by Chance Solem-Pfeifer
Across the span of “Weird Al” Yankovic’s three-decade career, pop stars have reacted diversely in the face of the parodist picking on their work.
After Yankovic tackled “Smells Like Teen Spirit” in 1992 (twisting it into “Smells Like Nirvana”) Kurt Cobain called Weird Al a “musical genius.”
But it might be Lady Gaga’s reaction to Yankovic’s “Perform This Way” — a full-fledged spoof of not only the smash hit “Born This Way,” but also Gaga’s wardrobe choices and on-stage theatrics — that’s most telling of Yankovic’s standing as an established pop culture observer today. She called being singled out a Yankovic a “rite of passage.”
“Lady Gaga was so huge and made such an impact on the zeitgeist that I figured I had to make some kind of comment,” Yankovic says.
“Perform This Way” appears on Yankovic’s most recent album, Alpocalypse (2011), along with parodies of Taylor Swift, Miley Cyrus and B.o.B. Nearly 30 years after Yankovic’s “Eat It” single (a play on Michael Jackson’s “Beat It”) went gold, Weird Al’s 13th studio album debuted at number 9 at the Billboard charts and earned him a fifth Grammy nomination for Best Comedy Album.
As he’s done frequently since finding mainstream success in the mid-1980s, Yankovic is touring the world with his live band, which digests and transposes the music of his parody subjects for performance and recording. On Thursday, the Alpocalypse tour brings Weird Al to Omaha’s Orpheum Theater. Tickets are on sale here.
But first Yankovic spoke to Hear Nebraska from backstage in Bellingham, Wash., about the writing of his second children’s book, his inner child and the parody shelf-life of a pop song.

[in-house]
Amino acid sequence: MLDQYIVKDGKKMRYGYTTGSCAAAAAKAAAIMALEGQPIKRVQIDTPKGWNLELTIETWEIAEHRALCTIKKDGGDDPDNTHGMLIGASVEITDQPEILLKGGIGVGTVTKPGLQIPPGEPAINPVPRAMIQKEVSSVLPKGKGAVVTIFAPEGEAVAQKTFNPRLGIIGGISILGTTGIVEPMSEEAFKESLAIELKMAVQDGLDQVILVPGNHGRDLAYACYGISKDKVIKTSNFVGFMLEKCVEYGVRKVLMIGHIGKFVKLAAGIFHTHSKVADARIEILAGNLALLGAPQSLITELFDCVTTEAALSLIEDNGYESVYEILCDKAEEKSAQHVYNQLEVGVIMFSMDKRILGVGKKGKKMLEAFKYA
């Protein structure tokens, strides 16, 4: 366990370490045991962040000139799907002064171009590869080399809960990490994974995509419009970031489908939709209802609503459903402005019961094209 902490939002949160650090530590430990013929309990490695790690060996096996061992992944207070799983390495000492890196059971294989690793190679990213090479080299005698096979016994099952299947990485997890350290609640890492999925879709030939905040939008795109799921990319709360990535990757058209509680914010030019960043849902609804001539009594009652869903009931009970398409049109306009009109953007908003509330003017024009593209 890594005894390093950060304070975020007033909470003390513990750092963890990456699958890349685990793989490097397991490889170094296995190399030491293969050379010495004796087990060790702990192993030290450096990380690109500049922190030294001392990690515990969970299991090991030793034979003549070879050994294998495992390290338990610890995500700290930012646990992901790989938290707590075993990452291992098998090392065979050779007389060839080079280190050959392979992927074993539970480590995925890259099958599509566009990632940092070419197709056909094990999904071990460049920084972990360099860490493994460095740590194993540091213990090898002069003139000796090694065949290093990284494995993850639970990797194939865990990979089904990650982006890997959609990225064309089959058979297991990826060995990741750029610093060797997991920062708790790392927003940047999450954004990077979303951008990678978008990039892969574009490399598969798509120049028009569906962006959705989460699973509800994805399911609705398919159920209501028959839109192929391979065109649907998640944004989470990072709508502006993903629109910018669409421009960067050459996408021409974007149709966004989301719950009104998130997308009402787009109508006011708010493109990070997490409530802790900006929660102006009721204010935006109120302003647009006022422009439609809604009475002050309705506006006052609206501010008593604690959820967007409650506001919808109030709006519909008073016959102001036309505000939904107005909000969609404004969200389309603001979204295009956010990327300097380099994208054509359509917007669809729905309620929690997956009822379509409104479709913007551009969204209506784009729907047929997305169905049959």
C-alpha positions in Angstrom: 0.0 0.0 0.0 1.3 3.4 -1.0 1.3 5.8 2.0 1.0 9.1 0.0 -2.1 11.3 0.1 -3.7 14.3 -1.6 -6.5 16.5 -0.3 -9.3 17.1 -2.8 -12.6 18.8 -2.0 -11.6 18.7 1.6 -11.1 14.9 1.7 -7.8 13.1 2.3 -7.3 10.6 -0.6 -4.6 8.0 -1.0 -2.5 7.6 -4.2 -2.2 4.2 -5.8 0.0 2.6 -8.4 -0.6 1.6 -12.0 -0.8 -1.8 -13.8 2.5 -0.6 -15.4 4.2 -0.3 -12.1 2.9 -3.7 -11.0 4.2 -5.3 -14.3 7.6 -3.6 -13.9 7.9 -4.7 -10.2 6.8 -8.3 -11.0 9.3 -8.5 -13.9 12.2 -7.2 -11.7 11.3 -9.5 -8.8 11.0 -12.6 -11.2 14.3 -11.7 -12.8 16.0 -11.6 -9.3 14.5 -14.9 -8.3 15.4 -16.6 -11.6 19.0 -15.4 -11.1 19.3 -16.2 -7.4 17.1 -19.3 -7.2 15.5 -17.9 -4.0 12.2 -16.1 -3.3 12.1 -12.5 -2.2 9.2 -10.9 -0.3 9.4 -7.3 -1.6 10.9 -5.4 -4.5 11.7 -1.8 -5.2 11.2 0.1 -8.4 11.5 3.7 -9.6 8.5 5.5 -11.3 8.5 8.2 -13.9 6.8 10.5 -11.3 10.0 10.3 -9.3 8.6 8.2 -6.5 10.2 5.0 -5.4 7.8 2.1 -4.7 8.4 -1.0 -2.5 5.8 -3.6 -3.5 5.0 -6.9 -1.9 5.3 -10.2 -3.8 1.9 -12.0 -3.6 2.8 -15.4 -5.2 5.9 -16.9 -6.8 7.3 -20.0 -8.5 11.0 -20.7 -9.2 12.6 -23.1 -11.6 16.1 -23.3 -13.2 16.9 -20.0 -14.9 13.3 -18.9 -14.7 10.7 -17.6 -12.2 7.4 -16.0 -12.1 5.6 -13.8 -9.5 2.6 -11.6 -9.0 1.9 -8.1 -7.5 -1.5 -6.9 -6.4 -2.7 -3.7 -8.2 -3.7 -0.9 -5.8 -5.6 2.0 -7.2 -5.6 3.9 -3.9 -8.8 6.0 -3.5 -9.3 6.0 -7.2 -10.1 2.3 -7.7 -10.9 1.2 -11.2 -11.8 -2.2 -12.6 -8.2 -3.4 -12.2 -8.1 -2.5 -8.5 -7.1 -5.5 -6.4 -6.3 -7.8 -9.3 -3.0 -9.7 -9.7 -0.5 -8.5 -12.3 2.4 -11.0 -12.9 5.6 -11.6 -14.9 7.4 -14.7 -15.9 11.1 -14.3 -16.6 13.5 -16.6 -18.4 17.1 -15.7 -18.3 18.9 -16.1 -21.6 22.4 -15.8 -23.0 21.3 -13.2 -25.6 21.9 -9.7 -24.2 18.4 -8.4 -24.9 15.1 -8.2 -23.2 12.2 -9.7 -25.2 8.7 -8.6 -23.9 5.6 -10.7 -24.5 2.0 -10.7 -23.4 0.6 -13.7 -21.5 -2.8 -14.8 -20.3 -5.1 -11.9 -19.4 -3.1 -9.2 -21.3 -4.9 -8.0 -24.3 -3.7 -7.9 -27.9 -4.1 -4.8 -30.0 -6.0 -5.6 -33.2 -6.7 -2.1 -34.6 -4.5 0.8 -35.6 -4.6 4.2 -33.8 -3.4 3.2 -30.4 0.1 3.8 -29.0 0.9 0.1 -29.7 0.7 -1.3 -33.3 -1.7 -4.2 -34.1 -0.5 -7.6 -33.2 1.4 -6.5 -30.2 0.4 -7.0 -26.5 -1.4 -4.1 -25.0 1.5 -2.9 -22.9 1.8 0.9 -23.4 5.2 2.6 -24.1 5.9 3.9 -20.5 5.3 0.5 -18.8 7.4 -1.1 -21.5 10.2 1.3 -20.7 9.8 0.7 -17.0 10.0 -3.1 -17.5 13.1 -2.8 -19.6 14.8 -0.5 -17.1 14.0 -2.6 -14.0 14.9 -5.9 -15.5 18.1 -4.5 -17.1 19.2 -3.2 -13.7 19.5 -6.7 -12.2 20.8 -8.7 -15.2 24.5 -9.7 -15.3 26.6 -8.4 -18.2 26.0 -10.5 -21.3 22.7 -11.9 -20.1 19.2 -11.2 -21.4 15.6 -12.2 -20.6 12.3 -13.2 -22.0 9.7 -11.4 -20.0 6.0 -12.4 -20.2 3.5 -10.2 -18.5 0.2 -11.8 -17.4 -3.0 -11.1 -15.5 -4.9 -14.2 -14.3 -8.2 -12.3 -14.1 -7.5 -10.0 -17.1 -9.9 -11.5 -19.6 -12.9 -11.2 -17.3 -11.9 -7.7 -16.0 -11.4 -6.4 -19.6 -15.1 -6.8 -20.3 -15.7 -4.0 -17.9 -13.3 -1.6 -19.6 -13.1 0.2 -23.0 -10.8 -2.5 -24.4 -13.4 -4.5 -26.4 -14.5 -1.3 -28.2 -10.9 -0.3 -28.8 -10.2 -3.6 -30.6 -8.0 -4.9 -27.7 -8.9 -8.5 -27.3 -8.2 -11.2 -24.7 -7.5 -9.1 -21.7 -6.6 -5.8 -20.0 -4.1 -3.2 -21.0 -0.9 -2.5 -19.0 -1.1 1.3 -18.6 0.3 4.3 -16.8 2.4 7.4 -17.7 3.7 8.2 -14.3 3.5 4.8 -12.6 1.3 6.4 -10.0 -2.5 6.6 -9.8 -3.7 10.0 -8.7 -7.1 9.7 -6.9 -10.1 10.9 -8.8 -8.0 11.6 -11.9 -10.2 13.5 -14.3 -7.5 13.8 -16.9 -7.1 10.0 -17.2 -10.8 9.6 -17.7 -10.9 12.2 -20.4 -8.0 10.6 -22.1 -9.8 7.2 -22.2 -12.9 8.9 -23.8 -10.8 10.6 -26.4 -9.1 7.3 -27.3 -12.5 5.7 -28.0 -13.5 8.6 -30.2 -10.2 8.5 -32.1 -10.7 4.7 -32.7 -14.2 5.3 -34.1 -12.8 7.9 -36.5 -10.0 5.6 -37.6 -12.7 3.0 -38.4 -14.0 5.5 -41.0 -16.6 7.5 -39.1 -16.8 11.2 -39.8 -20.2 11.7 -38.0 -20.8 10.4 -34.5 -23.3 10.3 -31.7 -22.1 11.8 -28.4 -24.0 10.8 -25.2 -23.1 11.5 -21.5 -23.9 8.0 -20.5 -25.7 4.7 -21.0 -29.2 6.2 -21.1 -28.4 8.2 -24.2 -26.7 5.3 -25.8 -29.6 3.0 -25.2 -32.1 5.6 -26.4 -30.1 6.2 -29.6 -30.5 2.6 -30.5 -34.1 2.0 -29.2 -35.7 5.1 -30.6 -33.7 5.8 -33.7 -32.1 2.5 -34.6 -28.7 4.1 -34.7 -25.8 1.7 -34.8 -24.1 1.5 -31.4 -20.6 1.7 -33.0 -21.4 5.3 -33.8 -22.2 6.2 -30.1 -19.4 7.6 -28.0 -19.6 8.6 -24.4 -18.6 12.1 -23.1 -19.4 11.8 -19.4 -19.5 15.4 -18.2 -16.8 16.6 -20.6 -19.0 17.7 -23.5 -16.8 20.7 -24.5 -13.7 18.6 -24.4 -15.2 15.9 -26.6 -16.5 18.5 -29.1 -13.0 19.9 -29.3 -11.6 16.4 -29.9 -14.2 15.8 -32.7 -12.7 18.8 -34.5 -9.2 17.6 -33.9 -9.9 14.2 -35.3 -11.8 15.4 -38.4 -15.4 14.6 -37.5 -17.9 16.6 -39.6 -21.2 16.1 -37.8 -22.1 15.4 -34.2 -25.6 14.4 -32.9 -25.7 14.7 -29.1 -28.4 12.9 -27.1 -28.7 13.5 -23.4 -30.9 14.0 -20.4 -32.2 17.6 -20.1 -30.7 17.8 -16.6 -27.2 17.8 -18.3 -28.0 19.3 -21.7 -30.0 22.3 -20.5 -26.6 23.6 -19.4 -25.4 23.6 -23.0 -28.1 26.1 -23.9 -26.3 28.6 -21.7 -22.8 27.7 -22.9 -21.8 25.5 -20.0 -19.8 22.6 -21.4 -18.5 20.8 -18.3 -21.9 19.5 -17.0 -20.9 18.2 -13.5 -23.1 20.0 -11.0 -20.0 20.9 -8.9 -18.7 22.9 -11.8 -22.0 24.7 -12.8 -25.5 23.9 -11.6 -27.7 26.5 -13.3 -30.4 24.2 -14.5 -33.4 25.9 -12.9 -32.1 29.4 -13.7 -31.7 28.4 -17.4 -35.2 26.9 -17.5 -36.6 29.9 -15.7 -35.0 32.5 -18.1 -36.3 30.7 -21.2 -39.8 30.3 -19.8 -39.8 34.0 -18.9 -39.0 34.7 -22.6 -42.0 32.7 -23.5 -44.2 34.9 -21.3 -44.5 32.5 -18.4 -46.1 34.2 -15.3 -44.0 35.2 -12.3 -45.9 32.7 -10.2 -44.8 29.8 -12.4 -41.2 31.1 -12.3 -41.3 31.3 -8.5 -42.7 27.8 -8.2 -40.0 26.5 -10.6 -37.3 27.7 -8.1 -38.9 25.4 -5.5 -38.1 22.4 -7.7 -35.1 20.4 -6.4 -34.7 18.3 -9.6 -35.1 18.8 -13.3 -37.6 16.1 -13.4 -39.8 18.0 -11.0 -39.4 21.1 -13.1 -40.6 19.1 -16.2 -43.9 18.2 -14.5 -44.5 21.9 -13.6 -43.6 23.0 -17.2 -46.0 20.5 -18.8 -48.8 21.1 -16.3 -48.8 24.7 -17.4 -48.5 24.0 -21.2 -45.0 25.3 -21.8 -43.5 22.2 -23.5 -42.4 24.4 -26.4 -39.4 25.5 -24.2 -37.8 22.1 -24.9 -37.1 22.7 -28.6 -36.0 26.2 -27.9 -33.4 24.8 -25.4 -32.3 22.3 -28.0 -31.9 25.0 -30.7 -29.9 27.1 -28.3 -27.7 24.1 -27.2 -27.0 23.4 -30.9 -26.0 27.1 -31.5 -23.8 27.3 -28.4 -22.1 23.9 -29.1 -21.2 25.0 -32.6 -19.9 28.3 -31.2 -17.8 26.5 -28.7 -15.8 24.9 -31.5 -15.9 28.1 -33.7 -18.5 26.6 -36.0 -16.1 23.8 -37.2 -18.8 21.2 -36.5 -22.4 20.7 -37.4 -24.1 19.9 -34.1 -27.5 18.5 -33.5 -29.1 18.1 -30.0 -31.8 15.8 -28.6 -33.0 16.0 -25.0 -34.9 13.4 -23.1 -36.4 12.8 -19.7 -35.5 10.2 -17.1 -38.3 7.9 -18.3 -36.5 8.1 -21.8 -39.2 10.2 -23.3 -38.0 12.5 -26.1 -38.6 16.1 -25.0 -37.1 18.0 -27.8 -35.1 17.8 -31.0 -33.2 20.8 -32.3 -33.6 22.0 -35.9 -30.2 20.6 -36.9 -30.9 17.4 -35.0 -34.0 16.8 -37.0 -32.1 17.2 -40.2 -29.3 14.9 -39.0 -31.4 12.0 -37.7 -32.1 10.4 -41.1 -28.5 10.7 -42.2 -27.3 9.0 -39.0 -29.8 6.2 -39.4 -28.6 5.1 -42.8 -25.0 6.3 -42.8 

Hear or read our full interview with “Weird Al” Yankovic below:
Hear Nebraska: Having toured not only Alpocalypse, but for decades it kind of strikes me that at some point it might have been tempting for you to use samples. Or you and your band to not transpose all of these songs. Tell me why 30 years later that the performability of the music is still so meaningful to you.
“Weird Al” Yankovic: Well, I’ve got a band that can emulate pretty much every style of music imaginable. And also from a purely pragmatic point of view, we’d have to pay master recording royalties if we were to use the original tracks. So it behooves us to recreate them.
HN: So the work is well worth the money then.
HN: Kind of on that note, I’m curious how this works itself out with your band. You’ve said in a CBC interview that people need to find the idea of your parody song funny even if they’ve never heard the original. What would your litmus test for that be, Al? Since you and your band do have to spend so much time with the song — to study it and transpose it and learn the songs. How do you know if it feels good enough to stand alone?
WAY: Well, usually it’s a decision made in a vacuum. And that’s difficult with comedy because I can’t really take it to focus groups or play it in front of crowds. But usually I have a pretty good sense of what’s funny or at least I like to think so. And if there’s anybody in the room with me — my wife or my daughter or anybody — sometimes I’ll run lyrics by them, or friends or whoever happens to be around. Comedy is so subjective, you can’t really tell if something is going to appeal to a lot of people or just your own sick mind. But I give it my best shot.
HN: You’ve talked how important, too, that a hook is for you lyrically when you’re coming up with parodies. With something from Alpocalypse, say like “Perform This Way,” is that a moment where a lyrical hook jumps into your head? How does that typically go for you in the very early stages of deciding what to do?
WAY: Using that example, that was more of a cultural event than a hook, per se. Lady Gaga was so huge and made such an impact on the zeitgeist that I figured I had to make some kind of comment.
And I don’t like people telling me what to do, but everybody on social media was saying, “You have to do a Lady Gaga parody, you have to do a Lady Gaga parody.”
So I was sort of champing at the bit waiting for the new Lady Gaga single and album to come out. And when “Born This Way” came out, I thought that was my moment.
HN: Has there a ever been a song that jumps out for you in the conceptual stages that you really wanted to parody, but the hook never came? The pun never came?